Due to the use of the preliminary breaking up of the molten glass it passes through to the annular chamber 14 very quickly and, due to the annular shape of the chamber 14, is distributed evenly in said annular chamber so that the usual problem of a pool building up in the lower portion of a rotor to unbalance the same is eliminated. In addition to the above, the use of either the wires 30 or the relatively coarse holes at 16, or both, to preliminarily break up the molten glass reduces wear on the holes 15 in the outer rim 7 of the rotor proper. Thus the rotor proper may be used for a relatively long time. When the inner apertured rim 10 becomes unduly worn it can be readily replaced by removing the nuts and bolts 12.

By utilizing the cooling steam from the jacket space 26 for the dual purpose of cooling and conveying, an etficient conveying medium is provided which is capable of rapidly moving the fibers away from the rotor, to thereby permit an increase in production.

Various changes and modifications may be made without departing from the spirit of the invention, and all of such changes are contemplated as may come within the scope of the claims.

What I claim is:

1. In an apparatus for manufacturing mineral fibers, a rotatably supported cup-shaped rotor having a surrounding outer rim with a multiplicity of small apertures, and having a top opening for receiving a stream of molten material, and a plurality of spaced wires supported by the rotor and extending transversely of the top opening in a position to act on the stream of molten material entering said opening to preliminarily break up the material before it is centrifuged through the apertures in said rim.

2. Apparatus for manufacturing mineral fibers as set forth in claim 1 in which said wires are radially extending.

3. Apparatus for manufacturing mineral fibers as claimed in claim 1 in which the rotor is supported on a central shaft and in which the wires are supported to extend radially from said central shaft to a position adjacent the periphery of the rotor.

4. In an apparatus for manufacturing mineral fibers, a rotatably supported cup-shaped rotor having atop opening to receive a stream of molten material and having a surrounding outer rim with a multiplicity of small apertures and an auxiliary rim also having a multiplicity of small apertures supported within said outer rim in a position to provide an annular chamber between said auxiliary and outer rims whereby molten material fed into said rotor will be centrifuged in two stages, preliminarily through the apertures of the auxiliary rim into said annular chamber and then from said annular chamber through the apertures of the outer rim, and spaced wires carried by the rotor and extending transversely thereof in a position to act on the stream of molten material fed to the rotor to preliminarily break up said stream.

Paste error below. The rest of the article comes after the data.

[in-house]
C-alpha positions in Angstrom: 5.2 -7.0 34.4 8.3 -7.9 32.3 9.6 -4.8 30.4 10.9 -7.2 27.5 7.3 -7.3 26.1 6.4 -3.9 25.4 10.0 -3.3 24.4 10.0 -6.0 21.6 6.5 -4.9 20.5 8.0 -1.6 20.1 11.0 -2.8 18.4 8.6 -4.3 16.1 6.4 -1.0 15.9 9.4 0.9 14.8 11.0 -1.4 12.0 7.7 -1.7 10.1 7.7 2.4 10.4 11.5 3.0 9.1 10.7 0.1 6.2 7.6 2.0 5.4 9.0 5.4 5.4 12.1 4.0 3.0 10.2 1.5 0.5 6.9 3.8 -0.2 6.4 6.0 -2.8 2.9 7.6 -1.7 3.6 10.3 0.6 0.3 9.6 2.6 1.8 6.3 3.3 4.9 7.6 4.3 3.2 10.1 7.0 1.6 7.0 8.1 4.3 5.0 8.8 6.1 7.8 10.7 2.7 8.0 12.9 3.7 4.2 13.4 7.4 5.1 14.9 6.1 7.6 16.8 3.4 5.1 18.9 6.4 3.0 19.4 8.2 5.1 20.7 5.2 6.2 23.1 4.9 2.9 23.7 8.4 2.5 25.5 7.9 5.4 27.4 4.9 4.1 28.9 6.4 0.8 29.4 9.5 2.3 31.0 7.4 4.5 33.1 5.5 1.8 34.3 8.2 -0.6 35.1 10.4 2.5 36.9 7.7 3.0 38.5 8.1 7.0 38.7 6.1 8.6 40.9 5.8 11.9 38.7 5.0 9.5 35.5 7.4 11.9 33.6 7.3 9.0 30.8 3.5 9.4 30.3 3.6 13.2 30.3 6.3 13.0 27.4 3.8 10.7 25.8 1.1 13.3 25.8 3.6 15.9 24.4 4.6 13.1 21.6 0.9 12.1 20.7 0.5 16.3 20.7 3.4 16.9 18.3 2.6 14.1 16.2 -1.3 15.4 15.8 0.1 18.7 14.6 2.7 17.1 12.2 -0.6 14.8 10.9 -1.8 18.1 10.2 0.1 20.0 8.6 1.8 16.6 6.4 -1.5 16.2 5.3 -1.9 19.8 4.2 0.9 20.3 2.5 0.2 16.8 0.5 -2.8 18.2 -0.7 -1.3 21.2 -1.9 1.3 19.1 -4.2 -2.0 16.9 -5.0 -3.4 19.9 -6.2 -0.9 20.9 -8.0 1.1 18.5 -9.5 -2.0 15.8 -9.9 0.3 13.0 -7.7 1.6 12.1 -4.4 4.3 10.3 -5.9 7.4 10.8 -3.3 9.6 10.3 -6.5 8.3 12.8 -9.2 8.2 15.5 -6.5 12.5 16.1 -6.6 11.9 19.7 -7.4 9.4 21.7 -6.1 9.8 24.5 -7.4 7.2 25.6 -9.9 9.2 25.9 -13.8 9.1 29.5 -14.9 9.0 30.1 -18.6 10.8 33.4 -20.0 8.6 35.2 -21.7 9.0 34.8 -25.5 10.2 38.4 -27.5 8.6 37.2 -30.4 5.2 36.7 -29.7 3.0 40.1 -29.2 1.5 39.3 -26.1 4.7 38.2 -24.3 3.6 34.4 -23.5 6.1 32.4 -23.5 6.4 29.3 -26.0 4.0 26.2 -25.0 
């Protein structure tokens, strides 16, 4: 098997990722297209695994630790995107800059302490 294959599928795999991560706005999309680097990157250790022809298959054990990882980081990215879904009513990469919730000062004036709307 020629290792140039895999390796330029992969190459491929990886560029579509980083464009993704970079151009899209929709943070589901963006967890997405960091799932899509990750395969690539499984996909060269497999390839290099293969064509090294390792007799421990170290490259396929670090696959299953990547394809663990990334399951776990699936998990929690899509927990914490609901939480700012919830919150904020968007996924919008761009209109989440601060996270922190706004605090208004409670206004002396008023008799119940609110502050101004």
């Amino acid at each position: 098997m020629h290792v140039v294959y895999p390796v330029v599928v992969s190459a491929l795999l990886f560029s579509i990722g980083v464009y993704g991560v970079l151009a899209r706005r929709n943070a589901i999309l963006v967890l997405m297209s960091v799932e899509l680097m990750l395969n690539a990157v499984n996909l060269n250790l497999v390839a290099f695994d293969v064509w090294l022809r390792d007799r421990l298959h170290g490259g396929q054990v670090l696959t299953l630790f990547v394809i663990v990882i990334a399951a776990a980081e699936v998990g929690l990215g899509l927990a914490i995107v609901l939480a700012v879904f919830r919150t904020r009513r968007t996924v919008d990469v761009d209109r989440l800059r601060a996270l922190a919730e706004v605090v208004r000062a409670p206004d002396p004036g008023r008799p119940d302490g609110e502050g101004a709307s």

5. Apparatus for manufacturing mineral fibers as claimed in claim 4 in which the wires are radially extending.

References Cited UNITED STATES PATENTS 3,190,736 6/1965 Benner 65-15 3,238,028 3/1966 Simmers 65-6 3,295,943 1/1967 Mabru 656 3,316,074 4/1967 Laurent et al. 65-8 DONALL H. SYLVESTER, Primary Examiner. R. L. LINDSAY, Assistant Examiner.

Patent Citations
Cited PatentFiling datePublication dateApplicantTitle
US3190736 *Aug 21, 1962Jun 22, 1965Johns ManvilleRotor for the forming of glass filaments
US3238028 *Jun 27, 1962Mar 1, 1966Johns ManvilleApparatus for forming fiber
US3295943 *Feb 28, 1963Jan 3, 1967Saint GobainProcess and apparatus for the manufacture of fiber mats
US3316074 *Oct 25, 1963Apr 25, 1967Saint GobainMetallic elements adapted to come in contact with melted glass
Referenced by
Citing PatentFiling datePublication dateApplicantTitle
US3622293 *Dec 10, 1968Nov 23, 1971Firnhaber Miles SApparatus for manufacturing glass fibers
US3743464 *Aug 24, 1971Jul 3, 1973Fmc CorpContinuous sphering apparatus
US4046539 *Sep 22, 1975Sep 6, 1977Owens-Corning Fiberglas CorporationMethod and apparatus for producing glass fibers
US4203745 *Apr 6, 1979May 20, 1980Saint-Gobain IndustriesGlass fiberization by centrifugal feed of glass into attenuating blast
US4270943 *Dec 31, 1979Jun 2, 1981Owens-Corning Fiberglas CorporationRotary fiber forming spinner
US4288236 *Nov 6, 1979Sep 8, 1981Saint-Gobain IndustriesGlass fiberization by centrifugal feed of glass into attenuating blast
US4288237 *Nov 6, 1979Sep 8, 1981Saint-Gobain IndustriesGlass fiberization spinner
US4544393 *May 22, 1984Oct 1, 1985Owens-Corning Fiberglas CorporationRotary fiber forming method and apparatus
US5445513 *Jan 10, 1994Aug 29, 1995Hitech Holding, Inc.Apparatus for enhancing concentration
US5529594 *Apr 28, 1994Jun 25, 1996Stir-Melter, Inc.Method for producing mineral fibers having gaseous occlusions
US6141992 *Dec 24, 1998Nov 7, 2000Johns Manville International, Inc.Rotary fiberizer having two cooling jackets and an air ring
US6584809 *Aug 21, 2000Jul 1, 2003Johns Manville International, Inc.Method of making fibers with a burner/air ring assembly for rotary fiberizers
EP0729920A2 *Feb 26, 1996Sep 4, 1996Owens-Corning Fiberglas CorporationMethod and apparatus for reinforcing a fiber-producing spinner
Classifications
U.S. Classification65/523, 425/200, 425/464, 264/DIG.190, 65/519, 264/8, 425/191
International ClassificationC03B37/04
Cooperative ClassificationC03B37/045, Y10S264/19
European ClassificationC03B37/04D